BBSRC (Biotechnology and Biological Sciences Research Council) have online resources.
The Institute of Engineering and Technology (IET) have teaching resources and activities online.
BP have a range of where’s the science in that? Resources.
Online support/social media
Unleash 1 (KS1: Science for Infants) and Unleash 2 (KS2: Science for Juniors) facebook groups and @UnleashPriSci provide a supportive community to help with primary science teaching, including lots of files for planning and assessment and friendly teachers to answer questions and offer advice
St Mary’s Padlet (@SIMMSPriScience) provides a collection of resources they have found useful.
Science Sparks has great science experiments for home or school, with curriculum links.
The Children’s University of Manchester have great interactive resources on a variety of topics.
Useful Twitter hashtags
Some useful Twitter people to follow – and build your following from there
@WildlifeTrusts (and find your local wildlife trust)
Bringing in outside professionals can help with children’s engagement, but also has the added bonus of developing teachers’ practise too (hear Dr Leigh Hoath, editor of the ASE’s Primary Science magazine talking about her top tips for teaching primary science here).
Your first port of call is to exploit your parent body and community! There may be scientists you can bring in to talk about what they do or run an activity for the children with real life applications. There may be Universities, businesses or other organisations in your local area keen to get involved and give something back to their local community. The biggest organisation coordinating such volunteers is the STEM Ambassadors programme (STEM Learning). Volunteer STEM Ambassadors are all DBS checked too.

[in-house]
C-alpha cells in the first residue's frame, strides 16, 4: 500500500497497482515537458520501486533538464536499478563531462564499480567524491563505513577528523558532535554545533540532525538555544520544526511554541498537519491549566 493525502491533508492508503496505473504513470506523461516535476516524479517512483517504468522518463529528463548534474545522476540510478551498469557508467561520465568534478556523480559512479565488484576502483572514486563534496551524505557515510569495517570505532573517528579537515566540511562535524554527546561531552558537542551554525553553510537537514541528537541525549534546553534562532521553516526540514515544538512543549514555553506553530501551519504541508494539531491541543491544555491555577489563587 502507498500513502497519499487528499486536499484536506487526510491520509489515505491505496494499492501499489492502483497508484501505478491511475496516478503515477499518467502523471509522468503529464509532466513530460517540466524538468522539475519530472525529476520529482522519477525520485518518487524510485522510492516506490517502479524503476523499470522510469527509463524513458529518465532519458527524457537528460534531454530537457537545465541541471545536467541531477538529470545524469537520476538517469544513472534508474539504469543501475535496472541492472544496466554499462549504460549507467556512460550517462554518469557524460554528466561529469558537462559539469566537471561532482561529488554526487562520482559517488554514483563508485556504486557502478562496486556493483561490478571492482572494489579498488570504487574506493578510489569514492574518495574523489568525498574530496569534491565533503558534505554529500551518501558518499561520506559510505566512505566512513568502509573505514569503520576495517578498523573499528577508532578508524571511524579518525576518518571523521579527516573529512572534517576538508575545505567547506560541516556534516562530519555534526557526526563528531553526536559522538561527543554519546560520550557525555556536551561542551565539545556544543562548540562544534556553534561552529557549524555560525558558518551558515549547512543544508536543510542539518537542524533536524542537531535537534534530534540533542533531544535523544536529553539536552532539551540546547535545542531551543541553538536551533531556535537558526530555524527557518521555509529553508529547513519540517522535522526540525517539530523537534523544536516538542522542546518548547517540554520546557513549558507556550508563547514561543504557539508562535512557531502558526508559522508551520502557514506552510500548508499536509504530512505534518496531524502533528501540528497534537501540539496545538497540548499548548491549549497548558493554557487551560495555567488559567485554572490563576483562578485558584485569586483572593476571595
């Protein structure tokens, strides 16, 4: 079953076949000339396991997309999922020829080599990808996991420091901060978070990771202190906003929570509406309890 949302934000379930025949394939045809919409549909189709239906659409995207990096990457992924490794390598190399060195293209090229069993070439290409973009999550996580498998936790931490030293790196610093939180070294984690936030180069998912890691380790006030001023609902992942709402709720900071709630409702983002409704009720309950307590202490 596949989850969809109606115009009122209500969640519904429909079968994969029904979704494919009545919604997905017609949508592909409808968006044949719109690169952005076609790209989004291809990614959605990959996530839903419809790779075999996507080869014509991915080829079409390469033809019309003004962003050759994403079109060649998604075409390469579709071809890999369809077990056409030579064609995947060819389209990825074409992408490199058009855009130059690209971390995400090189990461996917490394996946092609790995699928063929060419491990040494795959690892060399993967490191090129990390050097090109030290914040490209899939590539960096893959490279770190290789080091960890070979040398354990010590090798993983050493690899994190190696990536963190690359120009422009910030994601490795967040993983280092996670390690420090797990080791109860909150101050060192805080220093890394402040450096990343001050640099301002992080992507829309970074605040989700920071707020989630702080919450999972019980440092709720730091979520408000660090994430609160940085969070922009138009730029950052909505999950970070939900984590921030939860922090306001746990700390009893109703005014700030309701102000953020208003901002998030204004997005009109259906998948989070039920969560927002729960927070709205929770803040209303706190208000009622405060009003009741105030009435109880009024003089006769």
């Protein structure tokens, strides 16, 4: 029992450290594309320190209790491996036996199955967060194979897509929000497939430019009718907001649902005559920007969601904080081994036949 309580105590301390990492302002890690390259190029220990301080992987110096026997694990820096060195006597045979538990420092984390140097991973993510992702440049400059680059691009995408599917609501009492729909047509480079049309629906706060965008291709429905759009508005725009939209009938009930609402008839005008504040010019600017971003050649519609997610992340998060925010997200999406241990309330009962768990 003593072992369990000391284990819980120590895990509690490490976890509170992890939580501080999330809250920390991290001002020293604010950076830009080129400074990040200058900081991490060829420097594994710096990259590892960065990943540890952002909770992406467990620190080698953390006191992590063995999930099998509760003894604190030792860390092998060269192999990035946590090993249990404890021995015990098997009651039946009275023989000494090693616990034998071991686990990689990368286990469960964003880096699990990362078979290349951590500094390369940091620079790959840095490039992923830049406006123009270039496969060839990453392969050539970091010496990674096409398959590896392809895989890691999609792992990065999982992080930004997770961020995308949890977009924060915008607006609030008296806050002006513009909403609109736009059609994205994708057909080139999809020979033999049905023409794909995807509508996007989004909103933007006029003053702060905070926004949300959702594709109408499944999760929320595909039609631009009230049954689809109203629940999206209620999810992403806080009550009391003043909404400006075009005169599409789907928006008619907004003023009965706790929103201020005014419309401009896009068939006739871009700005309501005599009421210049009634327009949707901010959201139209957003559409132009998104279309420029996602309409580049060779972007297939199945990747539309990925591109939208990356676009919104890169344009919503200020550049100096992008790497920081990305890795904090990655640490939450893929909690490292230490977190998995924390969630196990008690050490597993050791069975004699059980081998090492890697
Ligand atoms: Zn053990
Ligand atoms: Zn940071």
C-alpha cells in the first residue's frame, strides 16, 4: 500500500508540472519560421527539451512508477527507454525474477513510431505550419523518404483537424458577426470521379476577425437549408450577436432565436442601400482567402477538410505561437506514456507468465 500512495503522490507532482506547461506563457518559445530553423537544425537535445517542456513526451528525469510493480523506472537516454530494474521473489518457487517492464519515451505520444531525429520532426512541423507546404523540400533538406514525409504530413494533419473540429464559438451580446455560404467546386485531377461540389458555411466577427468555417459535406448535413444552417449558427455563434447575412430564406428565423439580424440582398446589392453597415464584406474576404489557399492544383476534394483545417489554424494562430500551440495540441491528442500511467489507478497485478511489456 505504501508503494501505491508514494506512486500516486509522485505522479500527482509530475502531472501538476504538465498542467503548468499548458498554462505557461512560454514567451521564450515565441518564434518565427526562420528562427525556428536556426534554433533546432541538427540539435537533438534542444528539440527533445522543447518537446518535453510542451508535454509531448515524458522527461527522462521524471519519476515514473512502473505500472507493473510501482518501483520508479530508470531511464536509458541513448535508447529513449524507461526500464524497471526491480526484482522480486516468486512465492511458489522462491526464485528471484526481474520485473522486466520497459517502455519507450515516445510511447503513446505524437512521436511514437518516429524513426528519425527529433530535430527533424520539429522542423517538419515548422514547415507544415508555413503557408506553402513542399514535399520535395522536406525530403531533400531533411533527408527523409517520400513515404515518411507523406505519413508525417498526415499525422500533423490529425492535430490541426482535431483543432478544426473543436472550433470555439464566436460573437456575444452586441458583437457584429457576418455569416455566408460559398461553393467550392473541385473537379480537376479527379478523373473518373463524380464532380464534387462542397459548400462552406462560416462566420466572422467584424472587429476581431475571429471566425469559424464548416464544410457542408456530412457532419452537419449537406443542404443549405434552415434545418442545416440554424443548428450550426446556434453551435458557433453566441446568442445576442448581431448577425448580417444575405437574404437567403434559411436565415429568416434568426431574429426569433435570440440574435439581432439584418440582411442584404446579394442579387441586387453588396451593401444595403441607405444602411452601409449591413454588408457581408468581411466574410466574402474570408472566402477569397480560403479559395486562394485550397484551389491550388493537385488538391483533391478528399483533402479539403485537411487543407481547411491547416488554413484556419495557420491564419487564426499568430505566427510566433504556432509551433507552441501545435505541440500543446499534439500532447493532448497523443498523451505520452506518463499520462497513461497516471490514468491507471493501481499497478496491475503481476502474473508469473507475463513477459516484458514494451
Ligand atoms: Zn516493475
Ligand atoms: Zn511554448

Other places to look include:
I’ve tried to keep this blog open to the national (or even international) level, but there are many local resources available too. I would advise contacting your local STEM Ambassador hub to find out about available opportunities in your area, and also take a look at the STEM Learning directory.
Paul Tyler (@Glazgow) produces a free monthly Topical Science Update to use in class or for your own learning.
ASE’s Primary Science is great CPD for teachers.
There are many magazines aimed at promoting a love of science for children, including Whizz Pop Bang, Nat Geo Kids and How it Works (older children and adults). Aquila is not science specific but often contains some great STEM articles for primary aged children.
Reach Out Reporter has topical science news updates for children in video format. It’s a joint project between TigTag and Imperial College and is free, but is a front end for TigTag (Twig Education’s) paid online resources.
Equipment and Resources
As well as the usual providers such as TTS, you can get science equipment from a range of places, including as pre-prepared class kits from The Curiosity Box (STEM Day in a Box) and Bright Sparks 4 Kids (electricity kits).
There are even resources you can borrow!
Your local museum may have items to lend you, including rock samples.
You can Borrow the moon (rocks and meteorites), you can borrow a microscope activity kit from the Royal Microscopical Society, purchase discounted microscopes from them or take part in their outreach activities.
Those of you teaching in 2012 may remember the Get In The Zone Olympics boxes sponsored by Wellcome; take a look at the back of your science cupboard – you may still have the pedometers, stethoscopes and other human body and sport related activities which were delivered to every school in the UK.
Competitions and participation
Astra Zeneca ran The Energy Challenge in 2018-2019 to get children investigating the energy value of different foods and provided a free balance to each participating school as well as mentoring pupils through the challenge.
The Mars balloon project will take small items selected by your class up into the atmosphere to see what effects this may have – you get video footage and tracking and receive the items back to investigate!
I hope this has been a useful starting point for the myriad science teaching resources out there. Pick one and try it – there’s so much wonder to discover in the world!